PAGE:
The key to preventing a serious illness is to recognize the early symptoms. Failure to do so can be life-threatening. The most obvious of these early symptoms is a headache. In many cases, a headache can be relieved by resting and taking a mild pain reliever. If the headache does not go away or you are showing signs of other symptoms of acute mountain sickness, the illness can be diagnosed without any tests.
If the person is hallucinating, having difficulty walking a straight path, or trouble thinking, you should assume that they have high-altitude cerebral edema. These climbers should descend straight away and seek medical care. Once in medical care, an MRI scan may be done to confirm the suspicions as these can show swelling of the brain.
Sometimes, the hardest to diagnose early is high-altitude pulmonary edema as the only early symptom present maybe fatigue. It should be a cause for concern if symptoms such as a rapid heart rate, shortness of breath while resting, and difficulty exercising are shown. Once in medical care, an X-ray would be taken which would show any signs of fluid in the lungs.
High-altitude retinal hemorrhage can be diagnosed by a doctor who examines the eye with a hand-held instrument called an ophthalmoscope.
How to Prevent Altitude Sickness
As I mentioned at the start of the article we are fairly good at adapting to the changes in oxygen but we must ensure that these changes occur gradually. Doing so will reduce the chances of any altitude sickness from developing. Altitude sickness usually gets worse at night when you’re sleeping. It’s a good idea to do a higher climb during the day and then return to a lower altitude to sleep, especially if you plan on climbing more than 1,000 feet in one day.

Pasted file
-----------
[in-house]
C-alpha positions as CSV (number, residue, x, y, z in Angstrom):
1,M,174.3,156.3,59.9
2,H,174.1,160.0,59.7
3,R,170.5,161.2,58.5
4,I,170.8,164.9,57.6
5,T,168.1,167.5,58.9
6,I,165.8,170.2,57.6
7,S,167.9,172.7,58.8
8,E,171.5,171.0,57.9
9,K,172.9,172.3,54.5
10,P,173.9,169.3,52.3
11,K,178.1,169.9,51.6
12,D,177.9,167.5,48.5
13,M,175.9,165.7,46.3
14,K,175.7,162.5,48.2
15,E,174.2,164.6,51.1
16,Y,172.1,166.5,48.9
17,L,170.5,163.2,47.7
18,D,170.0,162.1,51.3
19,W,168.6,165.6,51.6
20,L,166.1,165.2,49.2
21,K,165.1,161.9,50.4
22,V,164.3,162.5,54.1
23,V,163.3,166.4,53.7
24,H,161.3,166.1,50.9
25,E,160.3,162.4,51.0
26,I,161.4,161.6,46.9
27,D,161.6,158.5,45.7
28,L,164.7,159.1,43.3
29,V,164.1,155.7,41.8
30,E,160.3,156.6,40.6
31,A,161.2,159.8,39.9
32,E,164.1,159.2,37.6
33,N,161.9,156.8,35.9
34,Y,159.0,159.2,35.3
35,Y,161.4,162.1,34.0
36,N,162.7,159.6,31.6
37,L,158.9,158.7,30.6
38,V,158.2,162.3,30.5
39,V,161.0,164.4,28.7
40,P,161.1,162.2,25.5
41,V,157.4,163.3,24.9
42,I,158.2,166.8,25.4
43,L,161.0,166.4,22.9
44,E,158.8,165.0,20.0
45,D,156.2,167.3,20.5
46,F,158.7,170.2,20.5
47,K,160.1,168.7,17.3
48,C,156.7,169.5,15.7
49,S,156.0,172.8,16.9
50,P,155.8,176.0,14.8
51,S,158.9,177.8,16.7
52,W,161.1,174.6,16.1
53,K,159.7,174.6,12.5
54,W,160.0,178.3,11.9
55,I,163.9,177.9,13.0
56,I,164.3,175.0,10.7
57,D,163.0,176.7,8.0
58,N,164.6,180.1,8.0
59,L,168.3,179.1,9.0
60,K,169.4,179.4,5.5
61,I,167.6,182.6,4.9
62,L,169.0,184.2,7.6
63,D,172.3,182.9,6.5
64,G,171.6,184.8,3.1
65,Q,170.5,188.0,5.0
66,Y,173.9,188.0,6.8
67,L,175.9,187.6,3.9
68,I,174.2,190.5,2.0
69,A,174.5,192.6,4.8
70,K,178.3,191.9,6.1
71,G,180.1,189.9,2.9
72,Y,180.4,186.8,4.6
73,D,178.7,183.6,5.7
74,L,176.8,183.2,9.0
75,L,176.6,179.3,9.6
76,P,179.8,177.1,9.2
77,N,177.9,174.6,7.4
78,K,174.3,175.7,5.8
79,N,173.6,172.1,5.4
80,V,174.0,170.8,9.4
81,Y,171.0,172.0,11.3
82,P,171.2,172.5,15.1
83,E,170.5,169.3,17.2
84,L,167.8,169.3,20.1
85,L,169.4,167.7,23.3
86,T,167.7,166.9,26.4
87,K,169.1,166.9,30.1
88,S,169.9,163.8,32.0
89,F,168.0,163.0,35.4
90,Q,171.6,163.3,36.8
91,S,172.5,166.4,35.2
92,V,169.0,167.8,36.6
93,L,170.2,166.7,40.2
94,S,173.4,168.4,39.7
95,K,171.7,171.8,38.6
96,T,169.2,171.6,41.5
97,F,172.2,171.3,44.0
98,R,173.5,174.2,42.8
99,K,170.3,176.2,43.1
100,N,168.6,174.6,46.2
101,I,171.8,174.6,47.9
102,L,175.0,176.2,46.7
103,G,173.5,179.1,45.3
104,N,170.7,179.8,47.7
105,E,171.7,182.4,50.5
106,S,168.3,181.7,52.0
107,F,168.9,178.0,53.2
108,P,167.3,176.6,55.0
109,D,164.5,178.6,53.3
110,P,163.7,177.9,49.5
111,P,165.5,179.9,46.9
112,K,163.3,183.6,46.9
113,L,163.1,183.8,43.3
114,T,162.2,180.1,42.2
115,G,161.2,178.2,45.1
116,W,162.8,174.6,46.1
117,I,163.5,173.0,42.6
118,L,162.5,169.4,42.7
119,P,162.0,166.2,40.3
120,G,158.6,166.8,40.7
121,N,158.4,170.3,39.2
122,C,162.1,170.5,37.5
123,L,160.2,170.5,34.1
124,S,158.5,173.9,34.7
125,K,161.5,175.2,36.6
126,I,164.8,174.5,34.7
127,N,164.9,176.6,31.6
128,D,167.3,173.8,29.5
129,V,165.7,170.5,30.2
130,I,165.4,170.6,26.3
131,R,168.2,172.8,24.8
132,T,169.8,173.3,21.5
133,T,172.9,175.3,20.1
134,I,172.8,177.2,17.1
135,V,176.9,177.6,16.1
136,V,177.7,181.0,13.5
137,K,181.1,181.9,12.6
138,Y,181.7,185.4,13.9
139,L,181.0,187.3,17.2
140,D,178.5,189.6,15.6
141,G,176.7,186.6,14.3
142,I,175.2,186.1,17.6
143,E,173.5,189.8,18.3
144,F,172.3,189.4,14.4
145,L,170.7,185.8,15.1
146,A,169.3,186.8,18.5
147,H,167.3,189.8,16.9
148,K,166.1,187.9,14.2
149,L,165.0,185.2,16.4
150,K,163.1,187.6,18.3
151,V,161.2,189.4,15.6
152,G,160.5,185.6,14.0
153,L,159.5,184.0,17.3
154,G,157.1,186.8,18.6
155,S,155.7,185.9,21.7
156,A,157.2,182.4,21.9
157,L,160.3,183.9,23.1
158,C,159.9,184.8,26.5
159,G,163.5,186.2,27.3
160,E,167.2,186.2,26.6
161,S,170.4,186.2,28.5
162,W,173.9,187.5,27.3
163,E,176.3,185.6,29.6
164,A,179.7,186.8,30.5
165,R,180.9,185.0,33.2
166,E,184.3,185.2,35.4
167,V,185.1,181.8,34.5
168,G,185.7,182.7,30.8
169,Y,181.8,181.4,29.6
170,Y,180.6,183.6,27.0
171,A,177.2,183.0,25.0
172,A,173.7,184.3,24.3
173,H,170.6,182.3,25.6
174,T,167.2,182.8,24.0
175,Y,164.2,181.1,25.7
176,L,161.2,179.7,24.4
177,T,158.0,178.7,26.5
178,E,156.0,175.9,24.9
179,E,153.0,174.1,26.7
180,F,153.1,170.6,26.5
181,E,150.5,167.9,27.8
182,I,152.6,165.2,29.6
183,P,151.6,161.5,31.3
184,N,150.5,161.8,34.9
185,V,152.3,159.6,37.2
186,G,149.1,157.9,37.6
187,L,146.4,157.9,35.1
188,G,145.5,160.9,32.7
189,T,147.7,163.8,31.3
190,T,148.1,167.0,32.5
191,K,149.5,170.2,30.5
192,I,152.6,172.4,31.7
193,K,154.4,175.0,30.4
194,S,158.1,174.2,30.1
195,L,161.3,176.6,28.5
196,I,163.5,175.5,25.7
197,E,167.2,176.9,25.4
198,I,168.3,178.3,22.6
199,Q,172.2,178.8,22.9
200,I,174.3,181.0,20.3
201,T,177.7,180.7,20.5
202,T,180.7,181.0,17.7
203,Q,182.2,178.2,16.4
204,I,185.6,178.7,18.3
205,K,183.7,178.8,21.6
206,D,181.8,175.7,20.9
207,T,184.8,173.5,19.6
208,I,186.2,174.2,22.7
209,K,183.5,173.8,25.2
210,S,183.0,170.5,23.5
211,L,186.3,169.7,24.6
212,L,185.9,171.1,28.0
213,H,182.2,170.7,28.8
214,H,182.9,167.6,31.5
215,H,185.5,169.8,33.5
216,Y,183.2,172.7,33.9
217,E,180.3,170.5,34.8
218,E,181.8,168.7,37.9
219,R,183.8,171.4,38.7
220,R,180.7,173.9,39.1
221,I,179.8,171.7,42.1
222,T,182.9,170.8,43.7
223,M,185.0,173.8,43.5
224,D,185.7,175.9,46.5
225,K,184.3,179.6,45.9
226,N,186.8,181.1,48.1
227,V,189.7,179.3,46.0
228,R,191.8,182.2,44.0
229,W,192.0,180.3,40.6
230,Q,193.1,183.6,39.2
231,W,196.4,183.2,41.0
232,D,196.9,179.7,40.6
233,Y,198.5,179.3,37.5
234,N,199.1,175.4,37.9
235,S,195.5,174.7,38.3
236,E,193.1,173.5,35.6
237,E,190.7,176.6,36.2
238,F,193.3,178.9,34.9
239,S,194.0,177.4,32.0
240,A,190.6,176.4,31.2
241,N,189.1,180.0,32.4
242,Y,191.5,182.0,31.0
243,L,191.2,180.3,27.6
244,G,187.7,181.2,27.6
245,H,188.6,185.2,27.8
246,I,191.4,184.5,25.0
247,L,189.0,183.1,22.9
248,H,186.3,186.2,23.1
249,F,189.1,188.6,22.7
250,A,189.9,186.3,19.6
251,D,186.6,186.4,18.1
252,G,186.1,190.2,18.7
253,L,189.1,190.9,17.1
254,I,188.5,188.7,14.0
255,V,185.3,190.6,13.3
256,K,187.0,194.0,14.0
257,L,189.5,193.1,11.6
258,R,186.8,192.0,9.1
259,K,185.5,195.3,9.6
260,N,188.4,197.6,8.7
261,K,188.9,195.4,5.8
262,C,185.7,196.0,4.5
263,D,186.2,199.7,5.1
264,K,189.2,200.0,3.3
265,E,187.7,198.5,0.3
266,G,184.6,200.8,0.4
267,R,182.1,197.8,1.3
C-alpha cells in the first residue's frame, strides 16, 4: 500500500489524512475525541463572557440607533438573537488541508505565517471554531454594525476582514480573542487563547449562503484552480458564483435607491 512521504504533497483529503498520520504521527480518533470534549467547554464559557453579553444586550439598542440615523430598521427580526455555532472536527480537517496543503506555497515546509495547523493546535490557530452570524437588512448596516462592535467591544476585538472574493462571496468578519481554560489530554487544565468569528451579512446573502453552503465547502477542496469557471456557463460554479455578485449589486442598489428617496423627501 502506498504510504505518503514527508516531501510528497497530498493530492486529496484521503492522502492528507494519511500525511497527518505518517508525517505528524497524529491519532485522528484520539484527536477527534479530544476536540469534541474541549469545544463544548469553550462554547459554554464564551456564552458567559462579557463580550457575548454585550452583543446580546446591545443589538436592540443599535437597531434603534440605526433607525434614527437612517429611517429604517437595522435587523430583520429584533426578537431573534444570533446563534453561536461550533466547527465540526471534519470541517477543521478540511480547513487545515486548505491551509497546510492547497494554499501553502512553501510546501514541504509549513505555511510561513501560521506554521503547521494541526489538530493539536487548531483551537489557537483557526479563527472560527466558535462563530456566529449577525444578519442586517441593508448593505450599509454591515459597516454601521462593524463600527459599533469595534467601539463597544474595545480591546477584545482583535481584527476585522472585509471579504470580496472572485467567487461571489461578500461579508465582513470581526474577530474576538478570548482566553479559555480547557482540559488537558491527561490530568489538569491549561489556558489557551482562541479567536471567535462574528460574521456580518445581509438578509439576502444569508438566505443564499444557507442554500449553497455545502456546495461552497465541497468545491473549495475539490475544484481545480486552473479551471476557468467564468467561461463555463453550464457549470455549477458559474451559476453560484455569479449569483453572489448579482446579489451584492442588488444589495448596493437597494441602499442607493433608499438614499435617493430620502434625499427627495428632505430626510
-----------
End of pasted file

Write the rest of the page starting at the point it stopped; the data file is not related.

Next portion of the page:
There are generally four guidelines that you must remember if you are planning a climb above 10,000 feet. These are:
- Never climb more than 1,000 feet in altitude per night
- Spend a second night at an elevation every time that you have increased altitude by 3,000 feet
- During the first few days of the climb, limit your physical exertion
- Drink plenty of fluids throughout the climb
As soon as you start to feel any symptoms, stop immediately, assess the situation, and descend if needed. If all that you are feeling is a slight headache then a short rest and ibuprofen will usually be enough to clear it up.
Treating Altitude Sickness
If you are experiencing symptoms of acute mountain sickness you should stop until the symptoms clear up. If the symptoms are more severe and point towards a more severe illness, you need to reduce altitude as quickly as you can safely do so. The longer that you remain at this altitude, the worse the symptoms will get and it could be fatal. Avoid anything that may slow your breathing such as alcohol, sleeping pills, or narcotic pain medications. Once you have descended you should seek medical care immediately.
Different people will react differently to the changes in altitude which makes it hard to predict exactly how an individual may react. Remember to take it slow. Don’t try climbing too high in a short amount of time and if you have any existing medical conditions, talk to your doctor before attempting to climb.